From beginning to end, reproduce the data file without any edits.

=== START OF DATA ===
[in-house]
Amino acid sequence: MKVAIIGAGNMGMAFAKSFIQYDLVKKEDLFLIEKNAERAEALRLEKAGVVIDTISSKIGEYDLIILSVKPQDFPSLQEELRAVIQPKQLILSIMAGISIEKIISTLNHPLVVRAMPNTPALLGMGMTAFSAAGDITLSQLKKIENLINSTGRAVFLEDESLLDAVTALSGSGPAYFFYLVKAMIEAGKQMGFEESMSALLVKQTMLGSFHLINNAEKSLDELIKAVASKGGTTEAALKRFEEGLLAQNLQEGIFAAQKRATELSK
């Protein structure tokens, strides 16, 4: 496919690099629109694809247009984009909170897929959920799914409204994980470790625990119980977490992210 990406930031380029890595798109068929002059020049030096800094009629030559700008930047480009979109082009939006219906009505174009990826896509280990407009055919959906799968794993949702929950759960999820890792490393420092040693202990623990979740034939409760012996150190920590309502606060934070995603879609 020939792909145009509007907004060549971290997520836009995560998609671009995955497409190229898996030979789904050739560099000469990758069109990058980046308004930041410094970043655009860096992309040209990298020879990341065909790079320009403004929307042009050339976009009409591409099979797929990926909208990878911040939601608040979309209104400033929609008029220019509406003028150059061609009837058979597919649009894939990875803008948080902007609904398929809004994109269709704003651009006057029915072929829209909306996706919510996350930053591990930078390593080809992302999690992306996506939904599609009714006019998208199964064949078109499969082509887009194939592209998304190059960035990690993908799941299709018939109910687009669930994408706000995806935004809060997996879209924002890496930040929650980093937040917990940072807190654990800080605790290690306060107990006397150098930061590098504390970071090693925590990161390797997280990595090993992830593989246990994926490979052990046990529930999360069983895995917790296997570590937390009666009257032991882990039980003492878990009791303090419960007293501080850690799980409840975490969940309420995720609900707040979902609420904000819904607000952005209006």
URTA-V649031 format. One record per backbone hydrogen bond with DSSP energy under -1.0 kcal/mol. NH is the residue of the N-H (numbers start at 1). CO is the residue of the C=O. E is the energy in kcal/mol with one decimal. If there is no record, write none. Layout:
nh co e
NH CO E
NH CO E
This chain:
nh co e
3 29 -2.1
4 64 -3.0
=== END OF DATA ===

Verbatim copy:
[in-house]
Amino acid sequence: MKVAIIGAGNMGMAFAKSFIQYDLVKKEDLFLIEKNAERAEALRLEKAGVVIDTISSKIGEYDLIILSVKPQDFPSLQEELRAVIQPKQLILSIMAGISIEKIISTLNHPLVVRAMPNTPALLGMGMTAFSAAGDITLSQLKKIENLINSTGRAVFLEDESLLDAVTALSGSGPAYFFYLVKAMIEAGKQMGFEESMSALLVKQTMLGSFHLINNAEKSLDELIKAVASKGGTTEAALKRFEEGLLAQNLQEGIFAAQKRATELSK
């Protein structure tokens, strides 16, 4: 496919690099629109694809247009984009909170897929959920799914409204994980470790625990119980977490992210 990406930031380029890595798109068929002059020049030096800094009629030559700008930047480009979109082009939006219906009505174009990826896509280990407009055919959906799968794993949702929950759960999820890792490393420092040693202990623990979740034939409760012996150190920590309502606060934070995603879609 020939792909145009509007907004060549971290997520836009995560998609671009995955497409190229898996030979789904050739560099000469990758069109990058980046308004930041410094970043655009860096992309040209990298020879990341065909790079320009403004929307042009050339976009009409591409099979797929990926909208990878911040939601608040979309209104400033929609008029220019509406003028150059061609009837058979597919649009894939990875803008948080902007609904398929809004994109269709704003651009006057029915072929829209909306996706919510996350930053591990930078390593080809992302999690992306996506939904599609009714006019998208199964064949078109499969082509887009194939592209998304190059960035990690993908799941299709018939109910687009669930994408706000995806935004809060997996879209924002890496930040929650980093937040917990940072807190654990800080605790290690306060107990006397150098930061590098504390970071090693925590990161390797997280990595090993992830593989246990994926490979052990046990529930999360069983895995917790296997570590937390009666009257032991882990039980003492878990009791303090419960007293501080850690799980409840975490969940309420995720609900707040979902609420904000819904607000952005209006």
URTA-V649031 format. One record per backbone hydrogen bond with DSSP energy under -1.0 kcal/mol. NH is the residue of the N-H (numbers start at 1). CO is the residue of the C=O. E is the energy in kcal/mol with one decimal. If there is no record, write none. Layout:
nh co e
NH CO E
NH CO E
This chain:
nh co e
3 29 -2.1
4 64 -3.0